Greta Van Fleet — Anthem of the Peaceful Army
Anthem of the Peaceful Army
by Greta Van Fleet
Greta Van Fleet have recently been nominated for four Grammy awards, so we figured it was high time 360°Sound weighed in on their first full-length release. The much-anticipated Anthem of the Peaceful Army was released this past October to a fanfare of media criticism and a deluge of commercial success. I was looking forward to this record because I wanted to hear them refine their sound, find their own voice and transcend the classic-rock cosplay criticism that is inevitably lobbed at them. This record does not fulfill that hope, but there is still a lot to dig about it.
To be clear, I’m cool with all the chatter comparing the Gretas to Led Zeppelin. Zep were inspired by great bluesmen like Willie Dixon and Howlin’ Wolf. Greta are also a blues rock band and, for whatever reason, have ended up sounding a lot like Zep to a lot of people. OK, we’re even. Personally, I have claimed Greta as the standard bearers of a new generation of Detroit booze rock. (Learn more about Detroit booze rock here.)
I’ve spun this disc in a variety of contexts, and I hear more Axl Rose than Robert Plant from lead singer Josh Kiszka. But Anthem reminds me most of Rock Hall members Heart. In their classic period, Heart were a blues-based rock band that dug Zeppelin and tried to be similarly heavy, riffy and melodic. Check out the cover of Little Queen to see that Heart, like these young fellows, fully embraced rock cosplay.
Frankly, my patience with the comparisons of Josh Kiszka to Robert Plant ends where my comparison of him to Ann Wilson begins. Plant, in addition to his iconic rock tenor, had a baritone range which Kiszka lacks. Throughout this recording, Kiszka’s tenor sounds thin. He also does a lot of growling, unable to drop into a lower range with much power. He mostly shrieks like Ann Wilson, for better or worse. Here’s Jason Bonham on the topic, “Robert did not sound like that. In his young days, his voice was miles ahead, in a different league.” Kiszka simply doesn’t have Plant’s balls, hence the more apropos Ann Wilson comparison. I still consider this a compliment, as I’m a big fan of Dreamboat Annie’s rock vocal chops.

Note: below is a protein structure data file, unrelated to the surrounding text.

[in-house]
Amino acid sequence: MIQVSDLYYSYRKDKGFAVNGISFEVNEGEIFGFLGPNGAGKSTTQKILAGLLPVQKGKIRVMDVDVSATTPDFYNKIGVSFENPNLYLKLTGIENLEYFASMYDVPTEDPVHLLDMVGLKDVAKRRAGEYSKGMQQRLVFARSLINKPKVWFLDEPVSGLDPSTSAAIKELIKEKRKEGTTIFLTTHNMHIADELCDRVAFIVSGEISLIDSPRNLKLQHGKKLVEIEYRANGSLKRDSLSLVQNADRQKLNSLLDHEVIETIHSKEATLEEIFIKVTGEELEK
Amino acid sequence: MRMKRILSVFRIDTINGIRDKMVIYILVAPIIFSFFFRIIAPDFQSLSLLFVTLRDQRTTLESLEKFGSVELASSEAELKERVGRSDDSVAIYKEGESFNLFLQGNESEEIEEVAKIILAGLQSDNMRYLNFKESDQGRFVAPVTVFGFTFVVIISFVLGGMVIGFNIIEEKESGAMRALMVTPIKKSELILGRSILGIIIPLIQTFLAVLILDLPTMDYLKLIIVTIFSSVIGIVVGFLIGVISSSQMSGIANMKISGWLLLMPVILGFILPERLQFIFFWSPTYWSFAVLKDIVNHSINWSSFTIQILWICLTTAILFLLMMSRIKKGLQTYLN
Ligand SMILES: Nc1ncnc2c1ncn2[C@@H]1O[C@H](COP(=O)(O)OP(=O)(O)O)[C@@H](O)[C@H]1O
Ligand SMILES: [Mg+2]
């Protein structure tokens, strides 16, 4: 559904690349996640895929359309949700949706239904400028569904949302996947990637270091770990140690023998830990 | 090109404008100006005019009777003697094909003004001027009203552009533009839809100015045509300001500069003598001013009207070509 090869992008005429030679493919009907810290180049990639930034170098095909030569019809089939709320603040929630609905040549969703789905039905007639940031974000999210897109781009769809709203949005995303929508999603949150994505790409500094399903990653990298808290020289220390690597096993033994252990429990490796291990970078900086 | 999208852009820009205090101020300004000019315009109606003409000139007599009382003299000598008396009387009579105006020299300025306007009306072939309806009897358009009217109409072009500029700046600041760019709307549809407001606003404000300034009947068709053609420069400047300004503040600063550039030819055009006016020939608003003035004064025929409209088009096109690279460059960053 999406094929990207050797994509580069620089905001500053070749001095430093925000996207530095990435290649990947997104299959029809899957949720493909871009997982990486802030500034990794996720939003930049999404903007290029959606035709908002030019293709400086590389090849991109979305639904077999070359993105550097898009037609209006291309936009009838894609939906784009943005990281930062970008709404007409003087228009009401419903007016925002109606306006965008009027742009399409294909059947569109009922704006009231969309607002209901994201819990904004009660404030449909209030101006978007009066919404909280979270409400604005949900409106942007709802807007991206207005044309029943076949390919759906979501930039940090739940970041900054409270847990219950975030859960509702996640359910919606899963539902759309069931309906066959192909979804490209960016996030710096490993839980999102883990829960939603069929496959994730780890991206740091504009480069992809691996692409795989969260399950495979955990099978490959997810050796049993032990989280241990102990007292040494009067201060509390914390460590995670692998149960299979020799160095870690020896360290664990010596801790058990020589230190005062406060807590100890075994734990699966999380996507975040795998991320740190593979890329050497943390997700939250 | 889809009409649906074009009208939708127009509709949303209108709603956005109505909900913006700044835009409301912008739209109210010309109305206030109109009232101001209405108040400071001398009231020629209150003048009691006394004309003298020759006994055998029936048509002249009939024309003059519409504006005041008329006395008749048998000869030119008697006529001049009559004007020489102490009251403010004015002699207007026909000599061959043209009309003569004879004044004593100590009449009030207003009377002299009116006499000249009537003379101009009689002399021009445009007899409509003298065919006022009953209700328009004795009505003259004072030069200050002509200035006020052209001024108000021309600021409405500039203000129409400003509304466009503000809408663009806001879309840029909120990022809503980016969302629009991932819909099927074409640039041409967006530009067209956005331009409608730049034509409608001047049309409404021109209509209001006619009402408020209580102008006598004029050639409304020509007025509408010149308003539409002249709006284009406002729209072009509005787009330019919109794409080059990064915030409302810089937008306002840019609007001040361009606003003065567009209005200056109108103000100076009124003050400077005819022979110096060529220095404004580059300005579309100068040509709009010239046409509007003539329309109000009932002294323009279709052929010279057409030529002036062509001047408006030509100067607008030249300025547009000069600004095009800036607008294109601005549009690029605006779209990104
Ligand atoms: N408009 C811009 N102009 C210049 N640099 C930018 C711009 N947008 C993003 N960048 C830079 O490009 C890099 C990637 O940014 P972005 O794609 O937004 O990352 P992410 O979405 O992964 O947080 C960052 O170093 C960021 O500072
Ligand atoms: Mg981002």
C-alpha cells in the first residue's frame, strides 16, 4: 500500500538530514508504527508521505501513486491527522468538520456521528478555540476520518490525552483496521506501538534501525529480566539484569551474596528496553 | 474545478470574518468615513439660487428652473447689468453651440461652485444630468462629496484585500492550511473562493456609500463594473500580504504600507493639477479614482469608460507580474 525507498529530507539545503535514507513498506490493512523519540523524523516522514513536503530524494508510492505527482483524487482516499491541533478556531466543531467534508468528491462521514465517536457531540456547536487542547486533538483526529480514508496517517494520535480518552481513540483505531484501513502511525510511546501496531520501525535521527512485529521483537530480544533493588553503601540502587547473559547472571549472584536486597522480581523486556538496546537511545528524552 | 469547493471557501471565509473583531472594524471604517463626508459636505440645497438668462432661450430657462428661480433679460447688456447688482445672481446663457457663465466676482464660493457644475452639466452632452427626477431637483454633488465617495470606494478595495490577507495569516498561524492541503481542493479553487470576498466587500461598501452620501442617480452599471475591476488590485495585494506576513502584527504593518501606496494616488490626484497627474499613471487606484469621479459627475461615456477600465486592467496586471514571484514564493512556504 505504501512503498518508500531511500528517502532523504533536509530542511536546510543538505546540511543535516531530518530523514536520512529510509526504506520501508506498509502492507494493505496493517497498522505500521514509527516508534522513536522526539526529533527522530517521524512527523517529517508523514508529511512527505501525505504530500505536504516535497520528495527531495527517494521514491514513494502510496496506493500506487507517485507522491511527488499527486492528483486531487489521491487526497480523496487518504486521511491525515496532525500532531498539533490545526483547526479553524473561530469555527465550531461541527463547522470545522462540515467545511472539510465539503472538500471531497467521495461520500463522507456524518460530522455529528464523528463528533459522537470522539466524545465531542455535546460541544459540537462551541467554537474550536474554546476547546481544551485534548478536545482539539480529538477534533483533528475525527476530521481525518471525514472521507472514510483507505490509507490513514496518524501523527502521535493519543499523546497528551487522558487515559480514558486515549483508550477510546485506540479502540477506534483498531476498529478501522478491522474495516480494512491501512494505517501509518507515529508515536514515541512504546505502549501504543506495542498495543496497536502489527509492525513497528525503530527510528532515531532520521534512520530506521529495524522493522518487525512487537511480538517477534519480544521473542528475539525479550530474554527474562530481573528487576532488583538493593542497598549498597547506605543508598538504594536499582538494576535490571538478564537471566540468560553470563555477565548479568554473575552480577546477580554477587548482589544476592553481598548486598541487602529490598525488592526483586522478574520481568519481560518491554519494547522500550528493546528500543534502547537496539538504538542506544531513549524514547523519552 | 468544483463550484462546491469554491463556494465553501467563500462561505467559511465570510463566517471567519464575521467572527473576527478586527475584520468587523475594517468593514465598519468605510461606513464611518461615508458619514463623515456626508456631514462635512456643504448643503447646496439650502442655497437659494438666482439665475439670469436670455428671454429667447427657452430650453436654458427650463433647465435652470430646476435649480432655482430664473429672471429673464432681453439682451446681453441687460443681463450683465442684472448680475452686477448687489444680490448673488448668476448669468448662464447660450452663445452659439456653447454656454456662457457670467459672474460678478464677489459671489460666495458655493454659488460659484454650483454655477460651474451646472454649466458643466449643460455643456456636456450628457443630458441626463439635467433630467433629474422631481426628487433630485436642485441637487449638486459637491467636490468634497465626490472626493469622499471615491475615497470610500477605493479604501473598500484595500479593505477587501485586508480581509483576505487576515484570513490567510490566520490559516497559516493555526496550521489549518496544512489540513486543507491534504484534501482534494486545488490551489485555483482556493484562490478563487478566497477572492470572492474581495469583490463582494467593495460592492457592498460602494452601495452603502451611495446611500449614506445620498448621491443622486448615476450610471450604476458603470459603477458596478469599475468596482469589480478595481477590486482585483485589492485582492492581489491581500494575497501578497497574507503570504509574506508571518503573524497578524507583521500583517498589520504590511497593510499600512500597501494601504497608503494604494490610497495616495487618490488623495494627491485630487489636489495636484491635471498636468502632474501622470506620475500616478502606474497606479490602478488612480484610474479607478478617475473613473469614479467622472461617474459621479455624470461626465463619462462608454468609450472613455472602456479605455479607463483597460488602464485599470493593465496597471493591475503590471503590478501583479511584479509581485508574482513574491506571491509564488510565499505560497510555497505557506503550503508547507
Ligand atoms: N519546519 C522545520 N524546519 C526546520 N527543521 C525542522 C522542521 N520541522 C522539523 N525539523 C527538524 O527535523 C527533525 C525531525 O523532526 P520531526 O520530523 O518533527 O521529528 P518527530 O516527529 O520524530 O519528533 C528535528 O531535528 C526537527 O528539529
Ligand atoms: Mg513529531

A couple spins in, I simply chose not to listen too closely to Josh Kiszka and his sanctimonious horseshit lyrics. I focused instead on the jaw-dropping rock mastery of guitarist Jake Kiszka. This kid is the real deal and the best reason to listen to this record. He reminds me of iconic guitarists like Joe Perry, Jimmy Page, Jack White and even Slash, riffing and chording like crazy and winding out on his ’61 Les Paul SG when given the chance. For good measure, the rhythm section is groovy as hell and heavy enough. The whole band is even heavier live. (Check my gig notes from their 25 May Detroit show.)
Anthem officially gets going on the second track, “Cold Wind.” The Skynyrd-smoked main riff is big and groovy and kicks hard like Greta’s live set. On the lead single, “When the Curtain Falls,” bassist Sam Kiszka and drummer Danny Wagner funk it up in the verses and play the chorus straight while Jake delivers more quintessential rock riffery. I love the super-heavy chorus in “Watching Over,” but the faux-sitar effect on the guitar solo sounds corny.
“Lover, Leaver” has echoes of Sabbath and Gonzo-era Ted Nugent. It’s been a staple of Greta’s live set since they hit the road, and sounds mature and dangerous. It stands out from the newer material that they cooked up in the studio. “You’re the One,” the second single, is a 70s high-school slow-dance number that will make you feel that giant comb in your back pocket again.
The killer rock hooks keep coming on the later tracks, especially the slithery slide guitar and the fist-pumping chorus of “Mountain of the Sun,” but the tunes do start to fade into the background like a classic-rock yard-work playlist. By the time Josh wants to buy the world a Coke on the final track, you pretty much get the idea.
Anthem of the Peaceful Army was produced by Al Sutton, owner of Rustbelt Studios where Greta have done a lot of their recording, and guitarist Marlon Young, along with vocal coach Herschel Boone. This production team has nudged Greta in the direction of modern rock music with this release. You can’t argue with their success, but the production has also done little to quell the criticism that Greta are a derivative classic rock dog-and-pony show.
On that note, let’s follow the trail here: Kid Rock’s engineer (Sutton), his guitar player (Young) and his backing singer (Boone). They’re signed to a five-album deal with Lava Records, once the label home of, wait for it, Kid Rock. Bob Richey’s stanky brown trucker fingers seem to be all over this thing. Since most of the album was recorded in Nashville, I can’t help but imagine that the Kid popped in occasionally to offer advice. I’ve grown weary of this guy’s long con, and despite the nurturing presence of Sutton, these kids would be well-advised to forge their own path.
Initially, I was disappointed in Anthem of the Peaceful Army from the slow fade-in and twee string bit on the opening track, “Age of Man” (I still think that was an unfortunate sequencing choice). But the record ultimately won this old classic-rock hack over. Now, if it were just a minute shorter it would fit on one side of a 90-minute blank cassette…